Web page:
Kevin McElroy, vice chancellor of business services for the district, said that with the passage of Gov. Jerry Brown's tax package, Proposition 30, the district avoided about $6 million in cuts. Foothill-De Anza officials may even see the budget increase next year, as Brown is proposing to inject the community college system with an additional $197 million in the 2013-14 school year, McElroy said.
In the meantime, the community college district is planning to eliminate a total of 61 full- and part-time staff positions, 27 faculty positions and three administrative roles, McElroy said. The district board of trustees unanimously approved the reductions at its March 4 meeting. The cuts are scheduled to go into effect June 30.
It wasn't easy to recommend that the cuts be made, McElroy said, but "because of the workload reductions from the state and just the sheer magnitude of the dollars we had to eliminate," he said the district had no other real options. This year, the district had to make up for a $5.7 million cut, he said, and even if the community college system gets an additional $197 million next year, it will be a "drop in the bucket" when that money is disbursed among all the state's 112 campuses.
But Ken Horowitz, a longtime dental hygiene and health instructor at Foothill College, said he thinks the board should have pressed the district's administration for a better plan.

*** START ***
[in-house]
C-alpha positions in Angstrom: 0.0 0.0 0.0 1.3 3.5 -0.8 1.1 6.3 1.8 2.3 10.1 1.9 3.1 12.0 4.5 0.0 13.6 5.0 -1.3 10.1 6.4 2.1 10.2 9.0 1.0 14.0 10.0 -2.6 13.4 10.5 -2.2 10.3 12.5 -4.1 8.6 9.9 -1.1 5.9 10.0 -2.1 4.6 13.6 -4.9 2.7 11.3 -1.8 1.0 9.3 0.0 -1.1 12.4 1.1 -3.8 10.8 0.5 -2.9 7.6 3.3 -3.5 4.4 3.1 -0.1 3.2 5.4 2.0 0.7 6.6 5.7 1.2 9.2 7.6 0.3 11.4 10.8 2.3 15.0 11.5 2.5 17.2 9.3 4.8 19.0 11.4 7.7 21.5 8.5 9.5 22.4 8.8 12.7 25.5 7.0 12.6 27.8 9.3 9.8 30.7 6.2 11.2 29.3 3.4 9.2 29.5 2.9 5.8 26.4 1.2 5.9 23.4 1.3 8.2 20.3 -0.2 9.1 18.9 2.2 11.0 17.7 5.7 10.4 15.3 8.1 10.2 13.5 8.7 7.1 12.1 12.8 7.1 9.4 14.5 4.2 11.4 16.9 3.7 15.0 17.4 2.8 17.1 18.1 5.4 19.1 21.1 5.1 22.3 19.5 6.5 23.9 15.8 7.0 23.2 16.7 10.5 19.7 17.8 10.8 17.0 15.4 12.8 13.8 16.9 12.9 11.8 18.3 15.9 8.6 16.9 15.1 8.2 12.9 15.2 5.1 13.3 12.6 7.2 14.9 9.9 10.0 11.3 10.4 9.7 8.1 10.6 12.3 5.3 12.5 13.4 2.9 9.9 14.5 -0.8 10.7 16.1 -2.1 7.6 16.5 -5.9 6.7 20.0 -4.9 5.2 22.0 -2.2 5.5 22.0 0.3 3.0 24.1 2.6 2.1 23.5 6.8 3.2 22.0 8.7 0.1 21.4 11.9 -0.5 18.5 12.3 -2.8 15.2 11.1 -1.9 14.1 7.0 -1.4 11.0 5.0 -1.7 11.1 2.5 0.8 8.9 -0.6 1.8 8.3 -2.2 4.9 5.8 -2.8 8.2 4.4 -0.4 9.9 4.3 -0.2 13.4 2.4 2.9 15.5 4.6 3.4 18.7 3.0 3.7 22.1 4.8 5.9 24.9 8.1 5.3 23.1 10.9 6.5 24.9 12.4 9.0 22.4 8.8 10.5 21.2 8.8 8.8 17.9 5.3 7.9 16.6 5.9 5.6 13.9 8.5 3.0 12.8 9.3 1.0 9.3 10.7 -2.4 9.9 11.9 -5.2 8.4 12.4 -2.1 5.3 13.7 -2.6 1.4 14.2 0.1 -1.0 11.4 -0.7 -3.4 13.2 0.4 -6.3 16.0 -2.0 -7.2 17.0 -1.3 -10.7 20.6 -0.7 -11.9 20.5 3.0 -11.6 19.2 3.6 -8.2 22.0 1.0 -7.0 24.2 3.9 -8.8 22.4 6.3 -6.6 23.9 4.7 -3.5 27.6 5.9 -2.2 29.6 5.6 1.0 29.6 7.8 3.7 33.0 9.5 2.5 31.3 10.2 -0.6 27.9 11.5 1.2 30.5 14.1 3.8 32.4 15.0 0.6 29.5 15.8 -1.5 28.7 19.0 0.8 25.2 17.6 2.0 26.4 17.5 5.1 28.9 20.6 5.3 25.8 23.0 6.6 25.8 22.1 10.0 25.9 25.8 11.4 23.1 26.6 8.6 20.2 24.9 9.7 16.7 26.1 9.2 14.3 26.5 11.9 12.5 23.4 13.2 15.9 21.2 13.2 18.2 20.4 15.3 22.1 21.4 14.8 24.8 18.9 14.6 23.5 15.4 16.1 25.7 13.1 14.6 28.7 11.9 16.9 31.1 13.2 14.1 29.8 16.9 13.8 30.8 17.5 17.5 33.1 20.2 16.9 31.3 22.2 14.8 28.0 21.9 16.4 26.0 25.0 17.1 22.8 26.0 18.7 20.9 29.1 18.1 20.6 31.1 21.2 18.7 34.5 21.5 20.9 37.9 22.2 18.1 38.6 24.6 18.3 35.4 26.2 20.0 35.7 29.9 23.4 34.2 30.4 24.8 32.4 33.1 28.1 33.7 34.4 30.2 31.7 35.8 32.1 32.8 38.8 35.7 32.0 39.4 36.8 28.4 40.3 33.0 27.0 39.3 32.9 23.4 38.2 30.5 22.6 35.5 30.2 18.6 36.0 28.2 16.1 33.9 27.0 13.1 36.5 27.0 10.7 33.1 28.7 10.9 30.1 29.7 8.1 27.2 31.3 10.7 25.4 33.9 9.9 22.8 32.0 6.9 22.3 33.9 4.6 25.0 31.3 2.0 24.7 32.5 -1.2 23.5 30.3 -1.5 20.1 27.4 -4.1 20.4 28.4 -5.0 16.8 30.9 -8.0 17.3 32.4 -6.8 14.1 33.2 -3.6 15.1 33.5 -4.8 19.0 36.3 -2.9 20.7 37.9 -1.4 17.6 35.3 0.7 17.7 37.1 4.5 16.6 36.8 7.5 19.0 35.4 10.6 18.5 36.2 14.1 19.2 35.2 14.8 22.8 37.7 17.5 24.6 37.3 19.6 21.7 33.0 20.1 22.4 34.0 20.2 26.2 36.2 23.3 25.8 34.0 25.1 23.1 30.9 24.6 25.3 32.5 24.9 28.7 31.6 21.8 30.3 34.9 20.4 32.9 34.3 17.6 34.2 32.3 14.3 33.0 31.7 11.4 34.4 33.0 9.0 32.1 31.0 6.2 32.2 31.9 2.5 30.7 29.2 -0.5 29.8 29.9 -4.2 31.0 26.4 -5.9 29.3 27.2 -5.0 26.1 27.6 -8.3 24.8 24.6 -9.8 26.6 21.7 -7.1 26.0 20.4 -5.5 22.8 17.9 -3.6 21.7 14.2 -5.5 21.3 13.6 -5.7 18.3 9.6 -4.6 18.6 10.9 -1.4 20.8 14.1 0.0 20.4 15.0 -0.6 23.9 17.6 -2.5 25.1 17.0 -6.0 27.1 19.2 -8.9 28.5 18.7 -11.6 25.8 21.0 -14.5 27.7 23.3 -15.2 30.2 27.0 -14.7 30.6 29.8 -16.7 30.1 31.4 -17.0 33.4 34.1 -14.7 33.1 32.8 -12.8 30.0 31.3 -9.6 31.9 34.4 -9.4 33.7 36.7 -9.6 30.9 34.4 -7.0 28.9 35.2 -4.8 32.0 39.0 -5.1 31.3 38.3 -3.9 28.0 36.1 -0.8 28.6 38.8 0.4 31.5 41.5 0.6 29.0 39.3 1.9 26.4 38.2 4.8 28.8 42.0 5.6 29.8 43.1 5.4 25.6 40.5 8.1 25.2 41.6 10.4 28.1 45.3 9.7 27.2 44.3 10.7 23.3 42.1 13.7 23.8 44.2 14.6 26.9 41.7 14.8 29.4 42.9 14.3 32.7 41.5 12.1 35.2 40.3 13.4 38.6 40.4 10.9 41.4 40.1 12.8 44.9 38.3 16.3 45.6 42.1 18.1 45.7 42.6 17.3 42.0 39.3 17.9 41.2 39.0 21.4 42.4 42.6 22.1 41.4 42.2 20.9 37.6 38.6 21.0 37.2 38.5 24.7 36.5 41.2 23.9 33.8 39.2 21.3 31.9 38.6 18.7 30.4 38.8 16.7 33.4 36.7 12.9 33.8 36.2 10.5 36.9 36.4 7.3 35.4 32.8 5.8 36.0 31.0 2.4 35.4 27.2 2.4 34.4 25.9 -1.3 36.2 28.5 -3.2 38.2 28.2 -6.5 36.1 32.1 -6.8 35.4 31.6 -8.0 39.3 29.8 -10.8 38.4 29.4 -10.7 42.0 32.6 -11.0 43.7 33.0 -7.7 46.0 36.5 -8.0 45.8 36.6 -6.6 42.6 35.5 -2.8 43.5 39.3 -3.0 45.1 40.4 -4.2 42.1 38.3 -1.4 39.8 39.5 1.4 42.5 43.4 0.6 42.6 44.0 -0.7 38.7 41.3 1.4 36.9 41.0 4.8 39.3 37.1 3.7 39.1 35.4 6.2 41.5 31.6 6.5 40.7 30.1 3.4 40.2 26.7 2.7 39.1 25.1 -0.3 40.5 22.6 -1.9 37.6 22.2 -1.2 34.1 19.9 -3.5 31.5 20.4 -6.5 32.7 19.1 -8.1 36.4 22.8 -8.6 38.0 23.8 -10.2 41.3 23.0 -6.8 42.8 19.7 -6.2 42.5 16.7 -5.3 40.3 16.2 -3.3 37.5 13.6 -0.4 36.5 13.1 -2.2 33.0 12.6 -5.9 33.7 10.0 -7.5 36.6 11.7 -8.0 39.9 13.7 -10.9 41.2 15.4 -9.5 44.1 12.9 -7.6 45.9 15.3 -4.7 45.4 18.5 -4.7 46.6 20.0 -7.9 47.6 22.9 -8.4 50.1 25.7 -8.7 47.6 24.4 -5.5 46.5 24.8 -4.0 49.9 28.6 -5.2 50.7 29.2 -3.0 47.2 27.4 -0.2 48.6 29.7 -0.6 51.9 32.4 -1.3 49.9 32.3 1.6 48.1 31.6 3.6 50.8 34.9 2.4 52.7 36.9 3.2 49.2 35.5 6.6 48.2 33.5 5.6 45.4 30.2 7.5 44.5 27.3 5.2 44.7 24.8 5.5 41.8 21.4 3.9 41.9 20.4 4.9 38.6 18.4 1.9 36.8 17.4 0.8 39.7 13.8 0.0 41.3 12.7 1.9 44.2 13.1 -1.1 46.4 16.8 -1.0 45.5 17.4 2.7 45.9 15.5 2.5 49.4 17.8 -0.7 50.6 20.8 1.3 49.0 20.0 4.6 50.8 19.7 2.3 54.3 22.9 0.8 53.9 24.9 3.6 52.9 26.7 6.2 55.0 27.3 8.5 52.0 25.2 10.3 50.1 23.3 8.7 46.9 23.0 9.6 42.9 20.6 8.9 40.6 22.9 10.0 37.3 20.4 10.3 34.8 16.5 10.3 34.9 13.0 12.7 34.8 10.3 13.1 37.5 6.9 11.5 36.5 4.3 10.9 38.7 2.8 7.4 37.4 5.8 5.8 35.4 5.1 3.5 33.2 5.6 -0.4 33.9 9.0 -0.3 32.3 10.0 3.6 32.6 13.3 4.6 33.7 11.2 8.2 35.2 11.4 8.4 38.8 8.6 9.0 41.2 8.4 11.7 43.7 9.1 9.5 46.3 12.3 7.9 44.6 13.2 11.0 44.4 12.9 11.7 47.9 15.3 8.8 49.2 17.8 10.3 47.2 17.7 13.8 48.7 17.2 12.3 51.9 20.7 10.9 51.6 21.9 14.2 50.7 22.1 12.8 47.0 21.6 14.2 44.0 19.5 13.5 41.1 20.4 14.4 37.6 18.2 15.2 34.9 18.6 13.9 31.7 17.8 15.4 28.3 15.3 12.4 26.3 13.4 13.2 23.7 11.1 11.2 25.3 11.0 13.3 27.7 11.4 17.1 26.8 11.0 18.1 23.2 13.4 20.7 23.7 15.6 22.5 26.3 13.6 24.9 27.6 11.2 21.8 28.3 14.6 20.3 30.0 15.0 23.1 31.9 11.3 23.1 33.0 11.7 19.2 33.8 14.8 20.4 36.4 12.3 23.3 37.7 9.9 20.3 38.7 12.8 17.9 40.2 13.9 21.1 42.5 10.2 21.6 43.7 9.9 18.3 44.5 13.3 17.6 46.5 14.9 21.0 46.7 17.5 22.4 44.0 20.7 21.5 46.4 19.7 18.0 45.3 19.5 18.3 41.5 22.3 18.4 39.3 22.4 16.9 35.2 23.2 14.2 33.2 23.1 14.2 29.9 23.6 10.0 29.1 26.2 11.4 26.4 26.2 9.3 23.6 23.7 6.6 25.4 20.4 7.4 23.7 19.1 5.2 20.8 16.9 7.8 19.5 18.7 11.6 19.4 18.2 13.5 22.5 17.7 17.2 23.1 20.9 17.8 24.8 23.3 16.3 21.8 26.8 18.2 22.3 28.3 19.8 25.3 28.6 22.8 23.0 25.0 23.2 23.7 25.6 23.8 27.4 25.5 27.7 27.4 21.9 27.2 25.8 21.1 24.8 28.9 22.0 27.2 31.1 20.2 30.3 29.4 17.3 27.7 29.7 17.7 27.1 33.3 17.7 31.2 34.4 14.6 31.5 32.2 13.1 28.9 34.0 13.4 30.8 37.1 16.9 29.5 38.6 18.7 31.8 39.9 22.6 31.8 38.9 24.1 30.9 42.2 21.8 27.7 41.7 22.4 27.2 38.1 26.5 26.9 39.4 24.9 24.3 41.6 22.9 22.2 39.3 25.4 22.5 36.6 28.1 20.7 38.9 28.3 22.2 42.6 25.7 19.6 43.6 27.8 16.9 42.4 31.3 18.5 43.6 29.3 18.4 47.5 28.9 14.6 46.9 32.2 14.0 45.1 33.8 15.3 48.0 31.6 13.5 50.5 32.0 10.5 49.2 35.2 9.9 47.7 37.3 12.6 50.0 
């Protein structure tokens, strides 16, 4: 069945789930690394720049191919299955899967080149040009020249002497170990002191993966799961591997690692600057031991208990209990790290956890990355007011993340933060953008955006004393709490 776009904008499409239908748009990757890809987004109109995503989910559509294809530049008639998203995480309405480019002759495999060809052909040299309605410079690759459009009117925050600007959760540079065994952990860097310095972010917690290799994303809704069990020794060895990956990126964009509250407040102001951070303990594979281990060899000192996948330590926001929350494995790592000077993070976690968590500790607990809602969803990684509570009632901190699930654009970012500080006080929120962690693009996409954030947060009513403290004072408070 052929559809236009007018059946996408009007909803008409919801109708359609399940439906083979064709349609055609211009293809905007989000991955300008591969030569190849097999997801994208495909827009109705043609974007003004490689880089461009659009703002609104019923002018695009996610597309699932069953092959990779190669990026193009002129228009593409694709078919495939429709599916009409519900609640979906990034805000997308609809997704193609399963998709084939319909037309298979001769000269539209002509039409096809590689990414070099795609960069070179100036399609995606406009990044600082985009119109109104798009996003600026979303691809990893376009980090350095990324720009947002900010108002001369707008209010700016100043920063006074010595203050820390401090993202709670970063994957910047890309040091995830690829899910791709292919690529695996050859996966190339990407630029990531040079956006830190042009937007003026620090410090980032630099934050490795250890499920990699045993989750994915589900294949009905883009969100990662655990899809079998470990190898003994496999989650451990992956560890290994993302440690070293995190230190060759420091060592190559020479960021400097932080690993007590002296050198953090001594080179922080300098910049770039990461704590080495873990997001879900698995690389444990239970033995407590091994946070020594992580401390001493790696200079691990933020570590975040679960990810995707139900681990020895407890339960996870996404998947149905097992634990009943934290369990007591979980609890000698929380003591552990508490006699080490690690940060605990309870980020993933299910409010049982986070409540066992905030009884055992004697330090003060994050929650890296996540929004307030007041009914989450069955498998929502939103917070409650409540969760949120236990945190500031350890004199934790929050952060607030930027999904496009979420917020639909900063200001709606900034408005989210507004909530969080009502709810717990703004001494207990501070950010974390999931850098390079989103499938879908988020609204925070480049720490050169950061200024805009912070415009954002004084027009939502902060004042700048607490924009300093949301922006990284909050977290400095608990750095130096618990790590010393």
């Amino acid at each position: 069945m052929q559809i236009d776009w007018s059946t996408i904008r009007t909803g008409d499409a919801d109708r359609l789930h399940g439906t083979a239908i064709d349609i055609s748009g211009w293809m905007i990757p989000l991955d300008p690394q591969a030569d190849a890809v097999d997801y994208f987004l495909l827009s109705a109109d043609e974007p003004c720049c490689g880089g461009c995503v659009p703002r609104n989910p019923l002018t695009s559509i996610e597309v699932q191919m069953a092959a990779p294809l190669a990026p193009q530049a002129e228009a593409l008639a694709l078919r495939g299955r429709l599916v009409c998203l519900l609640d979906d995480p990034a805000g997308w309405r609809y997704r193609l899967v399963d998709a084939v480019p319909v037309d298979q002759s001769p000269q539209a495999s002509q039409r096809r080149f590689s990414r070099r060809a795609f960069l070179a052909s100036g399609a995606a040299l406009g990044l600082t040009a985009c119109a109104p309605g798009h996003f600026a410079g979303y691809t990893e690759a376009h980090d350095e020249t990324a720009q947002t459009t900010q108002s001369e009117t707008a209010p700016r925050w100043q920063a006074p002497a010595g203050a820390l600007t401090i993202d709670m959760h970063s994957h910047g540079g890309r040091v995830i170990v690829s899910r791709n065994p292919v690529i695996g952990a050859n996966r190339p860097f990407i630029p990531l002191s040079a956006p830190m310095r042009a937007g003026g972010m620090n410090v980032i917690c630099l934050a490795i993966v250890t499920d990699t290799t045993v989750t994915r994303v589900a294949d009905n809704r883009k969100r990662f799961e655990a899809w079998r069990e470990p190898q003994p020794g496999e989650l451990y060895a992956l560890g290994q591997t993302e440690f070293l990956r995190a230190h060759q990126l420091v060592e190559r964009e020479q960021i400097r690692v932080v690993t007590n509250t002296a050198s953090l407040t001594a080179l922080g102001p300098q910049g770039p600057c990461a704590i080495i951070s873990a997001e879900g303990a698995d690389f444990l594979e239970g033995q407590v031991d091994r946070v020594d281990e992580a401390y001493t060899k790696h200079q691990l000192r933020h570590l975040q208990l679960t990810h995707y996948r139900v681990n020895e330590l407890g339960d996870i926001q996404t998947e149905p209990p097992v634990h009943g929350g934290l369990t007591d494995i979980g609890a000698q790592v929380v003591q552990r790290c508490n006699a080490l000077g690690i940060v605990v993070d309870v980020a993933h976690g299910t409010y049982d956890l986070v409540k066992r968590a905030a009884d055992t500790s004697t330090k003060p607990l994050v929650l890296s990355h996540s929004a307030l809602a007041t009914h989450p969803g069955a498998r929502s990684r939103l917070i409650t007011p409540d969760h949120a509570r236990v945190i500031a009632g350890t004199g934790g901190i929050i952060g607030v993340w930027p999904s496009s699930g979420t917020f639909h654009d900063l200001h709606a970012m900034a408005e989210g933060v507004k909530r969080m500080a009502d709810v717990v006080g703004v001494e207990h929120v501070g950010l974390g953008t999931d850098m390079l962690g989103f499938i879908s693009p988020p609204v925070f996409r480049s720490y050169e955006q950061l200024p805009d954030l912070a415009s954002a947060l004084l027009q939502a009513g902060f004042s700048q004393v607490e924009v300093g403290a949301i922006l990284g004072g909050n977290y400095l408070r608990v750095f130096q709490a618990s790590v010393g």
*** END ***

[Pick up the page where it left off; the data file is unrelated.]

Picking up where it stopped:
"I was disappointed," Horowitz said. "They need to be more beholden to the community, instead of the administration."
As a faculty member, Horowitz said he won't be directly impacted by the cuts. Still, he said, he gets upset when he sees the district eliminating the jobs of support staff — especially because he feels the people who often get let go in cuts to support staff are the ones who are most in need of work.
"I think there's a disproportionate disparity in the people that are being cut versus the high salaries that the faculty are making," Horowitz said. "It's the people that least can afford it get cut."
McElroy said that the administration doesn't target one group of employees over another arbitrarily. He said that faculty positions that could be eliminated were eliminated. But, McElroy also pointed out, the nature of teaching positions makes them harder to eliminate than some support staff positions, which in some cases can be automated or computerized.
McElroy also noted that of the 61 positions slated to be eliminated, 28 of them are currently vacant, which means that the only 33 people are at risk of losing their jobs, as the vacant positions will just not be filled. That number drops even lower when considering that some of those employees in positions being cut will be able to move to other open positions within the district, he said.
But this shifting around of positions only reinforces Horowitz's point, he said. When all was said and done, Horowitz explained, the vast majority — 24 — of faculty positions weren't filled. The three faculty in the remaining positions up for elimination will all be able to move into other positions, at least temporarily. "There were really no faculty cuts," Horowitz concluded.
Of the three administrator positions up for elimination, only one will result in a person losing his or her job, according to McElroy.